Charlotte’s work, however, does not focus on politics. Her book contains ninety-five portraits of the people of Christiania, together with a short text telling their story. It is nearly impossible not to note the irony of having these pictures displayed in the centre of Copenhagen. Even after discussing it with her, I still think the exhibition is somehow weird. Maybe allowing the exhibition was a bold political and demagogic move from a part of the government, while at the same time another faction is really trying hard to get rid of the “free city.” Whatever the case, Charlotte’s amazing work got the coverage it surely deserves.

Christiania: Interview with Charlotte Østervang

H42: Your work is part ethnography, part photography. What is your background?

CØ: In my younger days I tried many different things, but portraiture has always been where it ended up no matter what I did. I was educated in an art school in Prague but I wasn’t sure about how to develop my photography. Christiania made me the photographer I am because I was more interested in Christiania and its people than in photography per se. My dream had always been not to put myself inside a box but float inside photojournalism, portraiture, art…

H42: How did you learn the techniques of photography?

CØ: At school I learned large format camera, which I brought up here to do architecture photography. And I got caught up in that slow way of doing things. I fell in love with this therapeutic way of letting the images slowly develop on many levels. I also thought it was good for this project because Christiania is a slow place. Working this way, you meet people and get to know them. It wouldn’t have worked with big, new digital cameras. I think I really made the right choice, also because when setting up my equipment, people saw it as a kind of old fashioned theater.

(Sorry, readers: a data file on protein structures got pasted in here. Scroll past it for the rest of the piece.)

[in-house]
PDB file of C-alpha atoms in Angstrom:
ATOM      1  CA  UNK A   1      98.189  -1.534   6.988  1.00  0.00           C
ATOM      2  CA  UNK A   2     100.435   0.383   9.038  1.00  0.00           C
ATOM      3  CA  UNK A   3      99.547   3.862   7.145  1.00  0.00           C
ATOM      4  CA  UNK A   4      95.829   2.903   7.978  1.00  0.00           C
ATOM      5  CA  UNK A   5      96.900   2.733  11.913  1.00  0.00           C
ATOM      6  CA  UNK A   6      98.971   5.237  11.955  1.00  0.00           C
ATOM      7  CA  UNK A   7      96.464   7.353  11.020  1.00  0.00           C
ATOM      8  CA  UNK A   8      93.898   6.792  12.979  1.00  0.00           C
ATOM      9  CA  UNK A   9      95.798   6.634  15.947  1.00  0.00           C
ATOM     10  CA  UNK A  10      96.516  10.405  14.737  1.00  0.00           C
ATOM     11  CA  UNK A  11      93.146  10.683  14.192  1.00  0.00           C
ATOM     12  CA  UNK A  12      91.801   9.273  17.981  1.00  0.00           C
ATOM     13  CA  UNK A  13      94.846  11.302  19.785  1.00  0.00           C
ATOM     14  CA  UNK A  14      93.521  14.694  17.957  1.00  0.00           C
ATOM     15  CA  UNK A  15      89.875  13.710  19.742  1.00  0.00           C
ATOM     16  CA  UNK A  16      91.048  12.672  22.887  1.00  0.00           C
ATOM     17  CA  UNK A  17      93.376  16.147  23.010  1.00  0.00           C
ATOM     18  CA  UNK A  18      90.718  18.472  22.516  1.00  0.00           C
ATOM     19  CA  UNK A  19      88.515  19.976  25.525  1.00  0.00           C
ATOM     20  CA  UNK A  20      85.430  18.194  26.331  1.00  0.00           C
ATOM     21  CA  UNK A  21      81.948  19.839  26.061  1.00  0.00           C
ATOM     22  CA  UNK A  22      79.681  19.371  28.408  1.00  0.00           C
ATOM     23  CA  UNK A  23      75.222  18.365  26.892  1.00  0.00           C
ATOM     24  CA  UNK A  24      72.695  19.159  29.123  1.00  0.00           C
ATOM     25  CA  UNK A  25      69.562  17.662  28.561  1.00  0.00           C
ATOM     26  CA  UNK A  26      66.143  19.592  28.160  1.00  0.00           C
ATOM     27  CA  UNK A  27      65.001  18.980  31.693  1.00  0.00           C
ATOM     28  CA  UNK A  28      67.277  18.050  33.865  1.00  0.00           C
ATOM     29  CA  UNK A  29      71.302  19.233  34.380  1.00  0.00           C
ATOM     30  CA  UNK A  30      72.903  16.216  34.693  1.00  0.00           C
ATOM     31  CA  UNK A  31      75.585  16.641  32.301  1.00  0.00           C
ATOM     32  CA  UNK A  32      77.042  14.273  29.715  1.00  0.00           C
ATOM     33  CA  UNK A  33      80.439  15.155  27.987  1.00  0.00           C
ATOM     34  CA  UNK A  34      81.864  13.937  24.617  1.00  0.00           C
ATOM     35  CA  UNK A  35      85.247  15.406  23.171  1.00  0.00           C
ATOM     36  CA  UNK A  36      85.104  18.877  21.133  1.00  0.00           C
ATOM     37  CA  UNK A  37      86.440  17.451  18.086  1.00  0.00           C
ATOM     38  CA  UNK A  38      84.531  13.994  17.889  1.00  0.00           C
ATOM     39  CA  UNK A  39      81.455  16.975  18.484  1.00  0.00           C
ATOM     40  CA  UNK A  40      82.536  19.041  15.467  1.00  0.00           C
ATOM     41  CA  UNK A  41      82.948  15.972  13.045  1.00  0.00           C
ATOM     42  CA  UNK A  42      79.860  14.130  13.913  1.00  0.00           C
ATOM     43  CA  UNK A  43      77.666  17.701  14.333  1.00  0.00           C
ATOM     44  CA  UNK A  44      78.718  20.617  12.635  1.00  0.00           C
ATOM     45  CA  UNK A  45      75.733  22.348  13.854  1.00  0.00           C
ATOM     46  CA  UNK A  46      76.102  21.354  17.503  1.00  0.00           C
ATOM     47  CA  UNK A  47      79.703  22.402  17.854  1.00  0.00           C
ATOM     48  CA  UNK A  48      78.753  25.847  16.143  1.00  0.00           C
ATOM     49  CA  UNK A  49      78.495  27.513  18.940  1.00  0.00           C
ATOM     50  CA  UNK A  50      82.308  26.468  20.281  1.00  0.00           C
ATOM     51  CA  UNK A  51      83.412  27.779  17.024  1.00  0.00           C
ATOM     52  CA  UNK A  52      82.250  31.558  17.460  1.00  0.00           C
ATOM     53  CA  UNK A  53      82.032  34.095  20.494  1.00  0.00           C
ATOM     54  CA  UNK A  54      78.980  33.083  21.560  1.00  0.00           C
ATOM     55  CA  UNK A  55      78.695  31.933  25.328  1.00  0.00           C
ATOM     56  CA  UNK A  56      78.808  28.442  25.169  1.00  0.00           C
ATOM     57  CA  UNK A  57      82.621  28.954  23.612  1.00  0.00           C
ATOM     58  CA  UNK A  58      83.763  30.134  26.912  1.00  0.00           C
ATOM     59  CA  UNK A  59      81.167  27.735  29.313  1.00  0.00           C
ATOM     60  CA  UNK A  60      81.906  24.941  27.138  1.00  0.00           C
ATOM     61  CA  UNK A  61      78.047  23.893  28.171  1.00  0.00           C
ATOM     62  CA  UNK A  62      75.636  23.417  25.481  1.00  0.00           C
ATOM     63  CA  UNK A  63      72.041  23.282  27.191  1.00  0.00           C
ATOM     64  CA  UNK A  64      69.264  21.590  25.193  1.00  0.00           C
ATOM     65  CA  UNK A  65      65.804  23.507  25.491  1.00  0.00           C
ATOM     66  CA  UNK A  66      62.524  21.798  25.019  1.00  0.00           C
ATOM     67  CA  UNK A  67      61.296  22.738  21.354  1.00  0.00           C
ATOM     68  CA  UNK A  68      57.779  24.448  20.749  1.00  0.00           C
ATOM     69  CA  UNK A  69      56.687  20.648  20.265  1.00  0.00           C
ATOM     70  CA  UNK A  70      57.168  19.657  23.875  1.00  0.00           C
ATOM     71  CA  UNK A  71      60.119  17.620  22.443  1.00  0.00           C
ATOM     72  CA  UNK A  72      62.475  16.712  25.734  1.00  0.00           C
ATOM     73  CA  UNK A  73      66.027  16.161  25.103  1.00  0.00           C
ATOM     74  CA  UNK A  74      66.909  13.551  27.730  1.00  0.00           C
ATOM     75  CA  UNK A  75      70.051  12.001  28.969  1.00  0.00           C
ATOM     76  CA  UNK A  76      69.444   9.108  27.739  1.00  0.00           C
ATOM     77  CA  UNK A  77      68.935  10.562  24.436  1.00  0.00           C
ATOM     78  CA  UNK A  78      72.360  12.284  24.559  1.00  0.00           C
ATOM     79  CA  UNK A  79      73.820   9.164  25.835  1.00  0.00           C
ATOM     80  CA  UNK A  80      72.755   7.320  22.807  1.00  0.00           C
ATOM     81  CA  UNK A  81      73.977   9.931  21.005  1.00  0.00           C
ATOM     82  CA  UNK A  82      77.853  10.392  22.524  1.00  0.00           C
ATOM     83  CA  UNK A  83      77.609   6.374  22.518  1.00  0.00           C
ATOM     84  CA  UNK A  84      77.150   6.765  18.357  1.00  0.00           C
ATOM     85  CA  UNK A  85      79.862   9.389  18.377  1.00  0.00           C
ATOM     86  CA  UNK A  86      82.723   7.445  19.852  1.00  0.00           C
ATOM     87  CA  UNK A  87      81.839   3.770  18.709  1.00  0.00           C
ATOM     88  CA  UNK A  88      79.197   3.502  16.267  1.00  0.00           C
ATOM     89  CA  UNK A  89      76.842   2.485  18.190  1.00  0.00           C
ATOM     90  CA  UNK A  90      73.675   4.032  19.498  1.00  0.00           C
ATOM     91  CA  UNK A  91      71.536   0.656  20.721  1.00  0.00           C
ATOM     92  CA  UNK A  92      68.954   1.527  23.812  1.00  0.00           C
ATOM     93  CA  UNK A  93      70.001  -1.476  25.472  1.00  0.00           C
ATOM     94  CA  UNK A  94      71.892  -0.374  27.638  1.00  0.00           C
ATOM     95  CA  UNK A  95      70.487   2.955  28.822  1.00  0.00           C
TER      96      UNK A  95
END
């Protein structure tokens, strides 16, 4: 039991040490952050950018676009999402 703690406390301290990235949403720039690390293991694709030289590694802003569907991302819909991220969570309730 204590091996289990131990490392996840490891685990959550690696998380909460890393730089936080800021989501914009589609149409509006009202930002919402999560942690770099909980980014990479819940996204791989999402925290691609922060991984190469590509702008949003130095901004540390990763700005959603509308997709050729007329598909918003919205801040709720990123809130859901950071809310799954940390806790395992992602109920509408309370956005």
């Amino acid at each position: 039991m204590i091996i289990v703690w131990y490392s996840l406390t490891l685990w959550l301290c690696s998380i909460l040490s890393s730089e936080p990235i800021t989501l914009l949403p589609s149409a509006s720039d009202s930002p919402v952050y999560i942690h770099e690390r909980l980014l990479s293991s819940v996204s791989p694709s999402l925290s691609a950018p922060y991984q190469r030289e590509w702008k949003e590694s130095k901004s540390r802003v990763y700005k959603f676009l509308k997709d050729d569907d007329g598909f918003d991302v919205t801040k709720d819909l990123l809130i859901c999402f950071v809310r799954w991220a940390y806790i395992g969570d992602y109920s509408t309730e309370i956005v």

I just biked around waiting to see a spot that I liked, a person whom I wanted to take a picture of, a story I wanted to tell... Click To Tweet

H42: You used a Polaroid back, right?

Christiana - Unoderne © Charlotte Østervang

Christiana - Unoderne © Charlotte Østervang

CØ: Yes, I chose that type of film (Polaroid Polapan; out of production) back in 2004 and fell in love with it. It’s not really easy to work with because you have to put the negative in water and all kinds of stuff like that. But you don’t have to go to the developer; you are independent in a way. And also I could give a Polaroid to the people, which really made it popular. I am happy to have used this slow film (25 iso): the person being photographed really had to concentrate on the shoot. The aperture was 8.0 and very often the shutter speed was 1/8th of a second. “Don’t even breathe” was what I told them. But it has such rich tones; it’s wonderful to work with.

H42: What is your failure to success ratio? How did you choose the final pictures?

CØ: There are ninety-five pictures in the book and I shot about three hundred. For example, the first three years I shot three pictures with each person. We never disagreed on the one that should be selected when I got back to them. It’s all about a little thing with the eye, or the way you stand. It’s really small things but it makes a huge difference in the end.

H42: Can you describe your workflow method?

CØ: I just biked around waiting to see a spot that I liked, a person whom I wanted to take a picture of, a story I wanted to tell… Then I’d ask if they wouldn’t mind standing for a portrait. I’d set the equipment and ask for ten minutes of their time. The talk actually developed from the picture. To write the stories, I’d find them again and go to their house, sit and talk while drinking coffee. I started taking pictures of the people that I knew and then slowly worked my way deeper into the community. And when you are in the street making that kind of theater, people get to know you. People talk, they know their neighbor had a picture, etc. I came back again one year later to get the permission/signature to put the pictures in the book and exhibition. And then I realized I needed more for the stories, because pictures are not enough for me. So I went back again to conduct interviews. I’d get home to write and go back the next day and we’d work on it together to finish it. And now I am back for the last time to give them the book! I’ve visited about five or six times…

H42: So one day you woke up and said, “Hey, I’m going to do that stuff in Christiania”?